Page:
Dan Visconti is Inspired by ‘The Pines of Rome’ Atop the Gianicolo

November 14, 2013
Dan Visconti (right) with Rome Prize Fellow Eric Nathan
Dan Visconti with the conductor Osmo Vanska
Dan Visconti
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Dan Visconti is the winner of the Samuel Barber Rome Prize in Musical Composition and a Composer in Arlington, VA.

What part of the United States did you come from?
I came from Arlington, Virginia but making the move to Chicago when I return, in order to focus more time and energy on Fresh Inc Festival, a Chicago training program that helps young musicians develop the entrepreneurship skills needed to succeed as a 21st century musician.
Why did you apply for the Rome Prize?
I thought it would be stimulating to be around a community of individuals that are all creatively driven in different ways than myself. Not ever having been connected to an academic institution, I’m always looking for ways to connect to artists and scholars in other disciplines both for my own enrichment and as potential collaborators.
Describe a particularly inspiring moment or location you've experienced in Rome thus far.
 As a composer I grew up listening to and performing Italian composer Respighi’s orchestral tone poem “The Pines of Rome”, so it’s particularly inspiring to be among the umbrella pines at the top of the Gianicolo; it’s one of experiences that reminds me how much I’m part of an older tradition by being a part of the fellowship program here.
Have you had any "eureka!" moments or unanticipated breakthroughs in the course of your work here?
I’ve been collaborating with fellow Rome Prize composer Eric Nathan on a new improvised score to filmmaker Reynold Reynold’s haunting silent film, The Lost. It was liberating to make the shift to performer and improviser after nearly a decade of writing notated music, and these kind of inter-fellow collaborations are part of what makes the fellowship experience so helpful in nurturing an artist’s development. We’ll be performing the score with Reynold’s film on November 17th on the Nuova Consonanza festival.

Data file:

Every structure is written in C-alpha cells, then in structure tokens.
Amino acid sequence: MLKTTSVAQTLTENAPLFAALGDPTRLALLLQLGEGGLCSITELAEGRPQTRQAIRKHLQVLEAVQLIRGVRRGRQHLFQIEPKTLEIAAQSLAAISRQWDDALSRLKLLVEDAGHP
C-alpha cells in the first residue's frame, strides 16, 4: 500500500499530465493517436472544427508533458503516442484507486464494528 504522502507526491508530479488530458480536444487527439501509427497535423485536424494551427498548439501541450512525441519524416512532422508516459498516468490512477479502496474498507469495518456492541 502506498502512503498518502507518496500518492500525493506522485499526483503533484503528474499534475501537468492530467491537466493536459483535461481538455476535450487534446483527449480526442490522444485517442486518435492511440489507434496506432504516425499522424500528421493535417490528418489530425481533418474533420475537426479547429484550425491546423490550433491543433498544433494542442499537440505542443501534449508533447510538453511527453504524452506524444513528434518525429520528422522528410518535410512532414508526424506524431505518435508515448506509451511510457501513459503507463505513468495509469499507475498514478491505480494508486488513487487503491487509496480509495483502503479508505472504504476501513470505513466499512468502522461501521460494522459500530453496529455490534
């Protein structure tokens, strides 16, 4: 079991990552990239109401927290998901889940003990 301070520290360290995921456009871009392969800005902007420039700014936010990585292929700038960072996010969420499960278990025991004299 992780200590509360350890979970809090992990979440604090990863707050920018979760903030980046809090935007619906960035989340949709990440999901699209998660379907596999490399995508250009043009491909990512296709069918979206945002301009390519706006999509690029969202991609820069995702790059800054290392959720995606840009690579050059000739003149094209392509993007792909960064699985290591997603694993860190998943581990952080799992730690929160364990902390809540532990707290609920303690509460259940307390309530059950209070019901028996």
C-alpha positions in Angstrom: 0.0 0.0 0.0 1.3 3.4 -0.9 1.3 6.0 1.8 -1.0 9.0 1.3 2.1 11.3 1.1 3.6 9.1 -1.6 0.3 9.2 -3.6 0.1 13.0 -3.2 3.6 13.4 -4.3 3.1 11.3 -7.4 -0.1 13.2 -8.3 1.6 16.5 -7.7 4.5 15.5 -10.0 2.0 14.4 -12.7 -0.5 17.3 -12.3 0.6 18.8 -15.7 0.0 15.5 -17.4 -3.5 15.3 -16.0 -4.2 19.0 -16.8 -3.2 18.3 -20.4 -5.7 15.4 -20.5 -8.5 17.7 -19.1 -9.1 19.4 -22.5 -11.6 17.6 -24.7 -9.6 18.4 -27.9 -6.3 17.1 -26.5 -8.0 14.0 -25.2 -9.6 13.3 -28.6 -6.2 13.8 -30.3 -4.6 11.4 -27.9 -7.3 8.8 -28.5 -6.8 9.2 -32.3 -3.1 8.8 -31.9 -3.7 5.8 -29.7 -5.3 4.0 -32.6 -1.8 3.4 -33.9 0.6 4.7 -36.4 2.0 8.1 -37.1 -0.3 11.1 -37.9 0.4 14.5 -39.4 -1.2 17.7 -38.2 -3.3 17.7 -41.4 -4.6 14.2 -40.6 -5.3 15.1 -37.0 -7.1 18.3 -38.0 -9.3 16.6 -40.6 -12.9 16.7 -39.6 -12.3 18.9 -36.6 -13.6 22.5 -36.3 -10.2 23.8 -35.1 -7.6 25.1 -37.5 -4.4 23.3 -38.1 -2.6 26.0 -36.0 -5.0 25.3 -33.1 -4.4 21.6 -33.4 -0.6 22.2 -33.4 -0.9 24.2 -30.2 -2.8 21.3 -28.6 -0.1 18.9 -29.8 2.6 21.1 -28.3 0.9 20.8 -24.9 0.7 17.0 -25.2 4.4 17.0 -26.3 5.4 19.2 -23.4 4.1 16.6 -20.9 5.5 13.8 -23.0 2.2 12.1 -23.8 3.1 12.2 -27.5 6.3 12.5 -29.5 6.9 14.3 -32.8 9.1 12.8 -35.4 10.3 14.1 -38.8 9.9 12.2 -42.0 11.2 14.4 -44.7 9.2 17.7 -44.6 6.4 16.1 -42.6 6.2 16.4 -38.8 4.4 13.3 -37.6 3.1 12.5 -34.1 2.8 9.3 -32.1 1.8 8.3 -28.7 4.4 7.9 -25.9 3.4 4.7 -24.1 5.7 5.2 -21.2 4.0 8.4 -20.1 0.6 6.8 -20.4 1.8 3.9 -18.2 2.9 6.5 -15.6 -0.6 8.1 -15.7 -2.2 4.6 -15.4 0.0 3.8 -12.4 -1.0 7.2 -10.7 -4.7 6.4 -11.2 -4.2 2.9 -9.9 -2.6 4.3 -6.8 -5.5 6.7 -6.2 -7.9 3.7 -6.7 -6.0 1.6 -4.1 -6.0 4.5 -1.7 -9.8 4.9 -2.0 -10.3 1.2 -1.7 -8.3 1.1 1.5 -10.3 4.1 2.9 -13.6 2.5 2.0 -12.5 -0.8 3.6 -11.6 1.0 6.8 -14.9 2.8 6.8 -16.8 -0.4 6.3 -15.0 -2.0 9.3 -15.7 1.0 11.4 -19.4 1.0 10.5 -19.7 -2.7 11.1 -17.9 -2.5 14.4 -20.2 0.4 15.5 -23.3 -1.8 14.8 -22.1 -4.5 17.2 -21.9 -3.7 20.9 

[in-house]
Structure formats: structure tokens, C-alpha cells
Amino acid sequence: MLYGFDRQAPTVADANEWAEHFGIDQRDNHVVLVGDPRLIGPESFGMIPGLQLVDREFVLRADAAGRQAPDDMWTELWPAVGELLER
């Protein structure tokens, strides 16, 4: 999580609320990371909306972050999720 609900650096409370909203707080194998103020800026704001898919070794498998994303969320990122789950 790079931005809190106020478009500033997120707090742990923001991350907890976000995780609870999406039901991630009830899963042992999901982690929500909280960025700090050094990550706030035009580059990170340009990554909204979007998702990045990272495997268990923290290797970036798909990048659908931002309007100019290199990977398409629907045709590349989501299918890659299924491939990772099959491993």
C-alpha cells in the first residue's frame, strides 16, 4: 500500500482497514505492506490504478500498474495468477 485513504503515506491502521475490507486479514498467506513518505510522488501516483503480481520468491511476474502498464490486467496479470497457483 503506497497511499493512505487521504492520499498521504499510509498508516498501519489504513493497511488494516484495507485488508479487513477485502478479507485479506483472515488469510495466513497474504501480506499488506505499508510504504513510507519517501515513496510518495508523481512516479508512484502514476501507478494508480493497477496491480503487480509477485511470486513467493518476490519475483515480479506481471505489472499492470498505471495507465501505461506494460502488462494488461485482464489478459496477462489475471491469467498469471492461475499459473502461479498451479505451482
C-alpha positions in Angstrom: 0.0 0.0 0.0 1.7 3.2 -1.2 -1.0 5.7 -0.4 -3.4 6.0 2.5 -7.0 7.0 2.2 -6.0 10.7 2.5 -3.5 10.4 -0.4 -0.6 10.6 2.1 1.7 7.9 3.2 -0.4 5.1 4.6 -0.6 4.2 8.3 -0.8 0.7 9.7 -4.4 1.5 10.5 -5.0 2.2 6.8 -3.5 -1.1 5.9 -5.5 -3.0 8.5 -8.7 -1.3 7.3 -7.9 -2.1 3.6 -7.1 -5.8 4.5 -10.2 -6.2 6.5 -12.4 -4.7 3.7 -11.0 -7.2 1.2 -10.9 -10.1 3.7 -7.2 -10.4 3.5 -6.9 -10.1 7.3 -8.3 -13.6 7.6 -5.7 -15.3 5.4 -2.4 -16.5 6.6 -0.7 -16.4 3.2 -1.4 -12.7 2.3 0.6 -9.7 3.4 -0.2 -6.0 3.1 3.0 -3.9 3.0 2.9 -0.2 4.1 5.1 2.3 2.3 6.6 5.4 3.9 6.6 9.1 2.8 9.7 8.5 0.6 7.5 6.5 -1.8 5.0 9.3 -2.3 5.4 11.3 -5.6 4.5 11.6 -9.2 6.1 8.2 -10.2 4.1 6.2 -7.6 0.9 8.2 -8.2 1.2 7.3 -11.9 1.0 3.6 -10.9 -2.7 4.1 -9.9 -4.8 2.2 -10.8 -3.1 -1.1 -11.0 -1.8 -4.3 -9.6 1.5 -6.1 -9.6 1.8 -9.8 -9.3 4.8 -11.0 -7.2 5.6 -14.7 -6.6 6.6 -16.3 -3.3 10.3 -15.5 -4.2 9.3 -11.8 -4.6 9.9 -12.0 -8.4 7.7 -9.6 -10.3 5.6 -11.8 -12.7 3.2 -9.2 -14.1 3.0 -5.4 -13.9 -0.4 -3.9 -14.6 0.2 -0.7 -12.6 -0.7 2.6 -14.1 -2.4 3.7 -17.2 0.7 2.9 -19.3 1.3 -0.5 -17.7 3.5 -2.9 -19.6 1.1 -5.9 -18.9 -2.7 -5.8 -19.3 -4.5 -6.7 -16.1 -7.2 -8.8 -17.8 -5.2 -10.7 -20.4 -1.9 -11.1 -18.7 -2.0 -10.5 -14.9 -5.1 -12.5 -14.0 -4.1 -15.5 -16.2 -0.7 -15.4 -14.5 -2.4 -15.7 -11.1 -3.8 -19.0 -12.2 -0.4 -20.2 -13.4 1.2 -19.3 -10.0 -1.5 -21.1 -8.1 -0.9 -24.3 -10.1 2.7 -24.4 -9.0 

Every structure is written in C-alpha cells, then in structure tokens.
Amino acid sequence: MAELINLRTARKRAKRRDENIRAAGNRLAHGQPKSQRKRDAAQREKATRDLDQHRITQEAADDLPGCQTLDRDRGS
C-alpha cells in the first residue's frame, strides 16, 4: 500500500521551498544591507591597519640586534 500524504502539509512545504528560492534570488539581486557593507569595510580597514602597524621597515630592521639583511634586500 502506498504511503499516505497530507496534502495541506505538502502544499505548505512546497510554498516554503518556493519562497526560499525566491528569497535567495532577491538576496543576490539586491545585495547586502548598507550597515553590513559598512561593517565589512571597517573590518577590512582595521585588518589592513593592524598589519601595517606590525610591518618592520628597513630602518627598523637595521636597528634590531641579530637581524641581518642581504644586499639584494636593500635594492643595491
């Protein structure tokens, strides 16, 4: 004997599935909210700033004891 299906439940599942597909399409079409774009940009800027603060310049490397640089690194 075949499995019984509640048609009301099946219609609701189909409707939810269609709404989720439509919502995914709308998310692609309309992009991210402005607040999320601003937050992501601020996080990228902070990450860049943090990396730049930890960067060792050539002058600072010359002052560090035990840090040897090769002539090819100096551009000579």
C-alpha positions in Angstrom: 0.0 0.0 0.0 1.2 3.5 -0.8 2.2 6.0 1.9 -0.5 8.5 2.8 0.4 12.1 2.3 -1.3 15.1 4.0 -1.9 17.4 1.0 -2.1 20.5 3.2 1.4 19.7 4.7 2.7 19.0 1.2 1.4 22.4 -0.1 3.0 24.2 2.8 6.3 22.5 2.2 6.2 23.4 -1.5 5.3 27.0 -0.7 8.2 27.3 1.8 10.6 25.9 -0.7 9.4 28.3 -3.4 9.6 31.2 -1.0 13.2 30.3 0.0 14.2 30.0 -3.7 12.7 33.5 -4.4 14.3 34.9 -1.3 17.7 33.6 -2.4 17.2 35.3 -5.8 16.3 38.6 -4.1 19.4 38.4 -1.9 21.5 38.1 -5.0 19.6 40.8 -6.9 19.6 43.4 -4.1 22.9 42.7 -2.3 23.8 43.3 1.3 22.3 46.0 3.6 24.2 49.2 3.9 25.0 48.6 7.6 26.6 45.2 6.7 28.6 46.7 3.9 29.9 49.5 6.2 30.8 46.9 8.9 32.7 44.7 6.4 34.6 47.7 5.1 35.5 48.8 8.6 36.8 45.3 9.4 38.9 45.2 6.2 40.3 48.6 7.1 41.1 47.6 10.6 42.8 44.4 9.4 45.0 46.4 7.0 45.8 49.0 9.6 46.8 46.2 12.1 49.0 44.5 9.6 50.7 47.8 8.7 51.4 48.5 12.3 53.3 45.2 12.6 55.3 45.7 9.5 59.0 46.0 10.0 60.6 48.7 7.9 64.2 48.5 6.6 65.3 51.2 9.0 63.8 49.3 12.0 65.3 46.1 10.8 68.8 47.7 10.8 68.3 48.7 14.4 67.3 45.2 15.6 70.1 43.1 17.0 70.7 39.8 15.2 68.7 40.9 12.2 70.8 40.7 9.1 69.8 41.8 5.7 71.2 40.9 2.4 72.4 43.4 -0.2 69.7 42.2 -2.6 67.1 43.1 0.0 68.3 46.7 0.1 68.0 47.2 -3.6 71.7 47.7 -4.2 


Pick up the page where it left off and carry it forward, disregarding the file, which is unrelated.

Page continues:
What aspect of your project are you most looking forward to?
 I’m very much looking forward to collaborating with the musicians of the Berlin Philharmonic again this coming February. I was fortunate enough to record a disc with them last year, and it’s thrilling for me to work with them again after this milestone and see how they take to the new music I’ve been writing for them.
How do you anticipate your Rome Prize Fellowship will influence future work?
Although it’s difficult to make predictions, I’m working on making some changes in the way I go about composing music during this year that I hope will take effect. As a freelance composer I have lots of commissioned work lined up, and at times this has become nearly overwhelming and it can be difficult to cultivate an attitude of thoughtful playfulness necessary for creation. So far, I’ve been trying to develop a new relation with my work where I focus on a quality experience punctuated by fun and informal get-togethers to make music for recreation at regular fellows jam sessions; it’s just the kind of environment I need to shake up my work habits and make way for a healthy and satisfying way of working that I hope to be able to port back into my hectic life back in the US.
What is your favorite spot at the Academy? or in Rome?
 It’s got to be the Academy bar with its plentiful cookies, caffeine, and friendly staff. My day would not be complete without a morning cup of coffee at the bar or an evening gathering after fellow shop talks.